As both the price and the content for virtual reality systems improve, more and more schools are embracing the technology that gives students a chance to take "virtual" field trips to destinations that wouldn’t otherwise be likely due to limits on time, staffing and budgets.
With virtual reality technology in the classroom, students can be transported to destinations such as an operating room where they can observe medical operations. The technology can also transport students underwater to explore seal life or into the human circulatory system to see how it operates up close.
"It instantly grabs the students," said Colin Jones, a science teacher at Plainview-Old Bethpage Central School District, who has had students use virtual reality to dissect cells with a system called zSpace.
"It's something that can be done in a period or two," he said, "when it could take even a week sometimes when you're doing a lab."
According to Richard Lamb from the University at Buffalo Neurocognition Science Lab, virtual reality can also physically impact the user in much the same way that a "real" experience might.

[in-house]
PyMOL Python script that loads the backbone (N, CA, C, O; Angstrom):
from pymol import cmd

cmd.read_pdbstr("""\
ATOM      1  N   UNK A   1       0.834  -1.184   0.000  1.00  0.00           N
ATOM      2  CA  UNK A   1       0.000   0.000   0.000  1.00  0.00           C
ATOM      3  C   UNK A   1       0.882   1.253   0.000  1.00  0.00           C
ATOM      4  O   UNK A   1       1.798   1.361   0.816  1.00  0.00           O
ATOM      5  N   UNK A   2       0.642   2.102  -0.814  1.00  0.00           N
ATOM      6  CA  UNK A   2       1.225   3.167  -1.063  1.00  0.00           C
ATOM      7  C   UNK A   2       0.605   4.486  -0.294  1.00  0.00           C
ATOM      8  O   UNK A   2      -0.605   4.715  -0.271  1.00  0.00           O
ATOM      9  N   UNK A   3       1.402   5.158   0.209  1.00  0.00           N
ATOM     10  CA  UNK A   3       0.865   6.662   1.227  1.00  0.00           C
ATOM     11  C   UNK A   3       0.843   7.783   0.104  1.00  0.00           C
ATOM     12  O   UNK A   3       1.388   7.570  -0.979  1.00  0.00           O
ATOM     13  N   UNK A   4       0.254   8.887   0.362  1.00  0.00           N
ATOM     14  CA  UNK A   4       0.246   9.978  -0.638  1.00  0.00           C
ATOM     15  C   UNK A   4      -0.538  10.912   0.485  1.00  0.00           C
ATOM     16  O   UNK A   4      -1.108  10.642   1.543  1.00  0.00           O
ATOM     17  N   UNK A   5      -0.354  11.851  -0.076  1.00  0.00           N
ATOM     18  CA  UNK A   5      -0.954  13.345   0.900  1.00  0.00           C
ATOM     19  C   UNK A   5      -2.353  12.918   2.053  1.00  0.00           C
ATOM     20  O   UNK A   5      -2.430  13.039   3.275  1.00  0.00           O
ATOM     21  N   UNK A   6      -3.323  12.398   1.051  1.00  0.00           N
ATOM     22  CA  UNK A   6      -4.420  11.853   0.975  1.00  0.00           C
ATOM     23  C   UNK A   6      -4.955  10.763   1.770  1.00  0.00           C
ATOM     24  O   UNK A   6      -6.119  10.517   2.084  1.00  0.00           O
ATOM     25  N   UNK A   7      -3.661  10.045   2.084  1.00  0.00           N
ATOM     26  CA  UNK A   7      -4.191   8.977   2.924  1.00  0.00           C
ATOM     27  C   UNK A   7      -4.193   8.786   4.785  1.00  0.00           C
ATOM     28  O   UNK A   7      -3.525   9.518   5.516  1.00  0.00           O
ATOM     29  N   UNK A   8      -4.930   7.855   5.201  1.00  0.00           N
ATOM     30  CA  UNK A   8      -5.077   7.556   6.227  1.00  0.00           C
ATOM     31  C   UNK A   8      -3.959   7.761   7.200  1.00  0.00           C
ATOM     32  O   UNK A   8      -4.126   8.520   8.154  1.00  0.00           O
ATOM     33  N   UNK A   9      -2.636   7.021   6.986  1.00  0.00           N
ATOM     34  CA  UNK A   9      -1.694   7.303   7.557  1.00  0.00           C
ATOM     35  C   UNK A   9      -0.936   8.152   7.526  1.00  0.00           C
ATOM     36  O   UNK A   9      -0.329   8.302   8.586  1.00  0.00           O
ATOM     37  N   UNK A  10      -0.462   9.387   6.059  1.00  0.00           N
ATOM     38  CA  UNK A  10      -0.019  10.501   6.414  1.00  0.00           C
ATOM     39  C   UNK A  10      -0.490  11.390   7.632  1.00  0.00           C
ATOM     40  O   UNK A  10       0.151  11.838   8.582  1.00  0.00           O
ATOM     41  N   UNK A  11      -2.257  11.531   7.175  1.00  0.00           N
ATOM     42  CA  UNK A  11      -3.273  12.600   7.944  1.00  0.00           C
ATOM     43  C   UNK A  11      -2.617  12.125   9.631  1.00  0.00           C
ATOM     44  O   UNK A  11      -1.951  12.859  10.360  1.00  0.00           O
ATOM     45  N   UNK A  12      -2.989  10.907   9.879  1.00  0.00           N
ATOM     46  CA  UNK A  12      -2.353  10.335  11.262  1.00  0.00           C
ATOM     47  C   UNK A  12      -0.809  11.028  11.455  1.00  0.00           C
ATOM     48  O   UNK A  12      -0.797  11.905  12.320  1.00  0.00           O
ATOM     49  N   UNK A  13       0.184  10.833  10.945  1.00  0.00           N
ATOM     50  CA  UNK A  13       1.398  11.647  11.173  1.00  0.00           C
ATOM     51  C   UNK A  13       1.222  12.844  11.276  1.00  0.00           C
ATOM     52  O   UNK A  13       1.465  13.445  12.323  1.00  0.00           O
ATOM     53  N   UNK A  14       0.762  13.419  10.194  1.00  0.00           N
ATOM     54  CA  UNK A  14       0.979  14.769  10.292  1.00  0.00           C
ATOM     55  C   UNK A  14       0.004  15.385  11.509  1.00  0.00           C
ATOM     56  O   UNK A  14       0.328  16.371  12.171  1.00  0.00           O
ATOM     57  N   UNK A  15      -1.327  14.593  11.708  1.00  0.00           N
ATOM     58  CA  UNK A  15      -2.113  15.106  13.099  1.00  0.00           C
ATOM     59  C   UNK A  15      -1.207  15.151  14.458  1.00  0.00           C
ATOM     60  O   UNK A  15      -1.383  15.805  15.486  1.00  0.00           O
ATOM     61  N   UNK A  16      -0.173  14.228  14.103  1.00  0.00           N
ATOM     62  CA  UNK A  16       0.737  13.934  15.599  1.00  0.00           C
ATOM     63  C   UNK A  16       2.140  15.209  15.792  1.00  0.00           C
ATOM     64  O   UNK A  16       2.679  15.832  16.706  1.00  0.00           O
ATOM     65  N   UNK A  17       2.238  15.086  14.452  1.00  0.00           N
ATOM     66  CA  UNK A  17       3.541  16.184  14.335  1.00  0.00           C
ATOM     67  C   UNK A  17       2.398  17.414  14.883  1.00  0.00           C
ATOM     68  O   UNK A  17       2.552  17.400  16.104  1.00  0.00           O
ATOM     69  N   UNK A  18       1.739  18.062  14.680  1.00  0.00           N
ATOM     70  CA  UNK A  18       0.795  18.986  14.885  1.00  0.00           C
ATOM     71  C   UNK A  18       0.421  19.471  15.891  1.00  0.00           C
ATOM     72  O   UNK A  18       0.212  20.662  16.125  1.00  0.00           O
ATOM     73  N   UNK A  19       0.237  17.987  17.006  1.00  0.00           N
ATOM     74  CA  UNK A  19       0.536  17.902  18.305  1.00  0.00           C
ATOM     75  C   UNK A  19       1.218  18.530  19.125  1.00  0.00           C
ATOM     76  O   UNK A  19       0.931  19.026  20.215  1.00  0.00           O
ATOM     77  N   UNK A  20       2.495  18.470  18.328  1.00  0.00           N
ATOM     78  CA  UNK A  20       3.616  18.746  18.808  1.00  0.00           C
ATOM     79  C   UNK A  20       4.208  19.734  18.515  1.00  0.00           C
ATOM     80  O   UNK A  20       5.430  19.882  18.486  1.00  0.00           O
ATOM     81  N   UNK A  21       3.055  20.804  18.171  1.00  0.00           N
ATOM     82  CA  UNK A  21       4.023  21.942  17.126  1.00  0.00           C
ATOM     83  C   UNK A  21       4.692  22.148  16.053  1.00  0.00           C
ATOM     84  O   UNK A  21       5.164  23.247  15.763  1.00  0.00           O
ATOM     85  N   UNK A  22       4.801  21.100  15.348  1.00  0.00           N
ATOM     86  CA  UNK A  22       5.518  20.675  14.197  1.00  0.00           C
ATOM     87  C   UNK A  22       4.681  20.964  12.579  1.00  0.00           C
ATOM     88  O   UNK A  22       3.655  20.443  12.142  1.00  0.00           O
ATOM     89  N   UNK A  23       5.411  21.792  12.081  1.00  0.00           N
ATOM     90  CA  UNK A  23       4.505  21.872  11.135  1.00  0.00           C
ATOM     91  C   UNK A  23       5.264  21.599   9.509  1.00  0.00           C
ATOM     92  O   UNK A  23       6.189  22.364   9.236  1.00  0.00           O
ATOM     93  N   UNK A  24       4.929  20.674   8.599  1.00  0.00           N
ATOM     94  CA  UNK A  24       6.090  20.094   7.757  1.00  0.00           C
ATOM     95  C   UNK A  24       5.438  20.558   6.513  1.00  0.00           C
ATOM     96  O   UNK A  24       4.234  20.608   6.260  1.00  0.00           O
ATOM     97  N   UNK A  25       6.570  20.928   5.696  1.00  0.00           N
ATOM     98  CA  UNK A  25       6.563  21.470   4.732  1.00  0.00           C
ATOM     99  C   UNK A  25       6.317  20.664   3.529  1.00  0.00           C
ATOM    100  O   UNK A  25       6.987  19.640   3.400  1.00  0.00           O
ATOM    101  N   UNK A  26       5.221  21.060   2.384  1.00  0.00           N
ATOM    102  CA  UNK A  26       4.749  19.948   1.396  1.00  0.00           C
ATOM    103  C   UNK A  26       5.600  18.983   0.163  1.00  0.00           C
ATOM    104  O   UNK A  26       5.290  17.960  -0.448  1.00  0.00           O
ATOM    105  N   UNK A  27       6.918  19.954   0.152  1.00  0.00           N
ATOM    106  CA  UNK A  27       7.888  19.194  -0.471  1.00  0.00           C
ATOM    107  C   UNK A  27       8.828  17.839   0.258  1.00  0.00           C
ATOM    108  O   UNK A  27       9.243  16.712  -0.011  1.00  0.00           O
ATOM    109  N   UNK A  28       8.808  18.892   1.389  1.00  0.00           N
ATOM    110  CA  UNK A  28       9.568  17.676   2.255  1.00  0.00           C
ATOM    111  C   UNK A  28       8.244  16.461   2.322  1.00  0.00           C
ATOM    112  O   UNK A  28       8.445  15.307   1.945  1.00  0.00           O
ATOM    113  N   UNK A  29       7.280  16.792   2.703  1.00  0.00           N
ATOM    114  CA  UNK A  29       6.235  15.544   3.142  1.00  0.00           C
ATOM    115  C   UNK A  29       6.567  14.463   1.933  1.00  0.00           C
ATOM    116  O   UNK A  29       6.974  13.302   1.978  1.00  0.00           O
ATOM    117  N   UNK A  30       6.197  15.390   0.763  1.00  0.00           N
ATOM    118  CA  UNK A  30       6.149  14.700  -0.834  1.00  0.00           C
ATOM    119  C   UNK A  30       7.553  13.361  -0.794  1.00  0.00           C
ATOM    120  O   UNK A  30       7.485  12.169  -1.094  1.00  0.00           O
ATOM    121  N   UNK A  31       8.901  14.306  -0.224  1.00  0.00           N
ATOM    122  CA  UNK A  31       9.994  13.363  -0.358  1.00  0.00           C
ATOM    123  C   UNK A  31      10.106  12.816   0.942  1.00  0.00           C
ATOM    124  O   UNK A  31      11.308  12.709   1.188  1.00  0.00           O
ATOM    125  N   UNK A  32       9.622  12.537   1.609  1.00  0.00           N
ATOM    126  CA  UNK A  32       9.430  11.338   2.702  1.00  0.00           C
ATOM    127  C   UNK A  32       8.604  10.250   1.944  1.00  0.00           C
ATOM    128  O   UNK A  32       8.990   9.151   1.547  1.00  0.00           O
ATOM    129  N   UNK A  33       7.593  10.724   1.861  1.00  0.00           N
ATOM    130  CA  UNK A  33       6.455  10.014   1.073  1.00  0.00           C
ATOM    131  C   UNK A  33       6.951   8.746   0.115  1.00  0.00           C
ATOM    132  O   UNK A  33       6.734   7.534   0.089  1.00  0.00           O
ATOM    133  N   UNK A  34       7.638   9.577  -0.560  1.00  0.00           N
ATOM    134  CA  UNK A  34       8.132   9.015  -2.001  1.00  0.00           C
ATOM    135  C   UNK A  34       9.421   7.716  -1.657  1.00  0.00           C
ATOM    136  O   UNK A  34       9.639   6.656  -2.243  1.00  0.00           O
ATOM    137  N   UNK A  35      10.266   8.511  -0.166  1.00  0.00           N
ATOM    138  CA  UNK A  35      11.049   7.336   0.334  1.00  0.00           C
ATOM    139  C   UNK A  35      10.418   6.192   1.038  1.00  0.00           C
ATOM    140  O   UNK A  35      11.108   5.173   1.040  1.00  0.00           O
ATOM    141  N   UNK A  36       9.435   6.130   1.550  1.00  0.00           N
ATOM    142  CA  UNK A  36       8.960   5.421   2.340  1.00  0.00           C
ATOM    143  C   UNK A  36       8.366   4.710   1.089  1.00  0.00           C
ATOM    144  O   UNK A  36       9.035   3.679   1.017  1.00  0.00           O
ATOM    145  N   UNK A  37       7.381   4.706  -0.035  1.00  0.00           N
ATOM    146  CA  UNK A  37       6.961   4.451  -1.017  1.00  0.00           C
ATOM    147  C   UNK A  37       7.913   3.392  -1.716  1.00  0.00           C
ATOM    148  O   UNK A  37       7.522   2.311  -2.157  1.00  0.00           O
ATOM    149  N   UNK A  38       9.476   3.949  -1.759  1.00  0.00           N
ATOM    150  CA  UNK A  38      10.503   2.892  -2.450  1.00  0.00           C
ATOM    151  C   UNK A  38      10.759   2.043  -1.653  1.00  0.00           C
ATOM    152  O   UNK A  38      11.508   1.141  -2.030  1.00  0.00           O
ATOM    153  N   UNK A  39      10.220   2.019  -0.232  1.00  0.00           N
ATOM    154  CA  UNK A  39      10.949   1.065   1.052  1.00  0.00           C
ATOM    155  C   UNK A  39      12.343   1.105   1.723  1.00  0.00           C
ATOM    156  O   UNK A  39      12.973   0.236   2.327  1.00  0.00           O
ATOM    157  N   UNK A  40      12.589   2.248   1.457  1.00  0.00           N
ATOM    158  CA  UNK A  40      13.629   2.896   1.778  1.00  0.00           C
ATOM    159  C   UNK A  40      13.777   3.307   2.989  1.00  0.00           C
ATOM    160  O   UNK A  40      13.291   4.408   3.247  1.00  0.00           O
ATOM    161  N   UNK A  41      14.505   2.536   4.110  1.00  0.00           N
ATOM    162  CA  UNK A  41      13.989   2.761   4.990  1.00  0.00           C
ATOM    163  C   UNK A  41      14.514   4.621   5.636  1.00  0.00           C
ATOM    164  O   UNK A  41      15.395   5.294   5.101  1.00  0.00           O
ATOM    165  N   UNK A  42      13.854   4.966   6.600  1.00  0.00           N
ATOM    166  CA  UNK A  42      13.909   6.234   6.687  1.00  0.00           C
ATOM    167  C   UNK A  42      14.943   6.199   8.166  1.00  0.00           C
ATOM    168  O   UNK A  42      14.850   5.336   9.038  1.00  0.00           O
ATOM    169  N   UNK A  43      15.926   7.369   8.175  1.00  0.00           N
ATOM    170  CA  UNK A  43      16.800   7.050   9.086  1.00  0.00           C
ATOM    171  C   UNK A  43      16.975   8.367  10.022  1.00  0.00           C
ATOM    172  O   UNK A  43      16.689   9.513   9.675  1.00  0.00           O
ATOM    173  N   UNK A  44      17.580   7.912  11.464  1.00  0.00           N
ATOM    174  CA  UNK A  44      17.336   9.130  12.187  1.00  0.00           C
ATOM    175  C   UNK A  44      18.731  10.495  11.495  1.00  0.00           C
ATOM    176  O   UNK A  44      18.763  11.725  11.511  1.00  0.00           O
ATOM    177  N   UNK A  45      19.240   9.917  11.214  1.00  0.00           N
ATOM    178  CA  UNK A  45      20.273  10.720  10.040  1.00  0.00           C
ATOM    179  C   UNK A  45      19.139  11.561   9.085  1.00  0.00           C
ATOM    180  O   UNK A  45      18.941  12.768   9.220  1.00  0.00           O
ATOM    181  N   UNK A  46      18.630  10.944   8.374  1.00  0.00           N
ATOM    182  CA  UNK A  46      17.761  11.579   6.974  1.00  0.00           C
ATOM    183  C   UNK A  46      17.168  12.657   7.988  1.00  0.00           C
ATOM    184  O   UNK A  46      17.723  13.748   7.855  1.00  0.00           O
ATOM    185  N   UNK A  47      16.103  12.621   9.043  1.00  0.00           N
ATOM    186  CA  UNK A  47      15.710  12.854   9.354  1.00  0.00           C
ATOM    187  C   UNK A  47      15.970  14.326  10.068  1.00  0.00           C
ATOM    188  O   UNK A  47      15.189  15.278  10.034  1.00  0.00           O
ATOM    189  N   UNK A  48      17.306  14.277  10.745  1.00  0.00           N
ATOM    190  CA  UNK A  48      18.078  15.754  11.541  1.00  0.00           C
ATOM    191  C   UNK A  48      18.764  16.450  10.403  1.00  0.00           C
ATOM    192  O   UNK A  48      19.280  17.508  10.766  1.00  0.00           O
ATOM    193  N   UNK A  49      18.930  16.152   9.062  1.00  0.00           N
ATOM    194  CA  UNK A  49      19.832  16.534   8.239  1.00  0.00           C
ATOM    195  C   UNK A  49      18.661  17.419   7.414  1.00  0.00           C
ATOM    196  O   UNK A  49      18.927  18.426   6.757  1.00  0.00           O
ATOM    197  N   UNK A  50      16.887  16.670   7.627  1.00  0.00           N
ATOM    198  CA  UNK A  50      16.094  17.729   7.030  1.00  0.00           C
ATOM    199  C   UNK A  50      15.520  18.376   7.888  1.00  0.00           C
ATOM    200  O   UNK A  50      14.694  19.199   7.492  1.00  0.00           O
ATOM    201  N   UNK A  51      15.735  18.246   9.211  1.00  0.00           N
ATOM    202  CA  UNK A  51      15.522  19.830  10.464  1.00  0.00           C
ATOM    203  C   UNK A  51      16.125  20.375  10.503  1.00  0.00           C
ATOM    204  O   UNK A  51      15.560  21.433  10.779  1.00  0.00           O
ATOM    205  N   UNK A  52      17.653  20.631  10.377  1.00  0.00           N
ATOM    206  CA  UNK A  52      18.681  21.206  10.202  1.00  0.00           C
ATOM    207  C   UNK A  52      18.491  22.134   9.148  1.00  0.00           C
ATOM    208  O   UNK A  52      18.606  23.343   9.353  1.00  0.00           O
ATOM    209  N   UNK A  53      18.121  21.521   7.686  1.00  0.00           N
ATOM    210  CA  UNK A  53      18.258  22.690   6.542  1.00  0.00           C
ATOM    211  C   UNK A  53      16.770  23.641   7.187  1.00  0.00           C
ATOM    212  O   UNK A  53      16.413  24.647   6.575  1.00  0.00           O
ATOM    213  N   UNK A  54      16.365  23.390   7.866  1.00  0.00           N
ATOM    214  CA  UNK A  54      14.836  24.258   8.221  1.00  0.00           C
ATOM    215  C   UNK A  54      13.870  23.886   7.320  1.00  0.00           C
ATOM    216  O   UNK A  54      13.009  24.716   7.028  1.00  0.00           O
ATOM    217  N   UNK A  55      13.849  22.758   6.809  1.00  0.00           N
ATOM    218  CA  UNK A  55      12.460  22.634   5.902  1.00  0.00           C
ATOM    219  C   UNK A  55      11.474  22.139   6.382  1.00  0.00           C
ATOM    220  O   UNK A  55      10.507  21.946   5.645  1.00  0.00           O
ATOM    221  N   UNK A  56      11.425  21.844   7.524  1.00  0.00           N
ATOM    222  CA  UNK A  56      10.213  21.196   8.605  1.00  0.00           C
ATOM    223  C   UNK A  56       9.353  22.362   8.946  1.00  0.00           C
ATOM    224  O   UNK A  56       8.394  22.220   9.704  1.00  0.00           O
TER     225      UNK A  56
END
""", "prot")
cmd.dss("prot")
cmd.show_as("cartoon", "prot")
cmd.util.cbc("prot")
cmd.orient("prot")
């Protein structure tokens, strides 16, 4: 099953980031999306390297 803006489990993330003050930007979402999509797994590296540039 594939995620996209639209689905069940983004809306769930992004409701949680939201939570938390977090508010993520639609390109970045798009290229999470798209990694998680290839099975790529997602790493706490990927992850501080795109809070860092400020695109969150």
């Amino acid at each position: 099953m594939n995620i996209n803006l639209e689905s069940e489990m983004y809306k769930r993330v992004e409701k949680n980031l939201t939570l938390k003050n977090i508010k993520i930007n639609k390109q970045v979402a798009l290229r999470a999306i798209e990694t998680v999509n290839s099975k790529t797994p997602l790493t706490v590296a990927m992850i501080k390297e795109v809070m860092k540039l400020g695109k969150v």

"Some of the research we're doing has actually shown that what you experience in virtual reality has very similar, if not the same, physiological responses that you would get if you were doing the actual activity," Lamb said. "Heart rate, cognition, breathing, everything."
Not yet a fixture in most classrooms, experts believe that the technology will soon become a valuable classroom tool once issues such as cost and education requirements are met.
"Too often in schools, when we do things with laboratories, it's...you mix this together, you mix that together and you get this outcome. And if you don't get that outcome, you did something wrong, but we don't have enough resources for you to redo it," he said. In virtual reality, "all I do is hit reset on the computer. I don't have to actually use chemicals."
Yet, while experts realize the value in offering such experiences to students, they also recognize the importance in real-world experiences.
"We have to remain anchored in the actual world," cautioned David Evans, executive director of the National Science Teachers Association, "because that's the one that we really need to explain."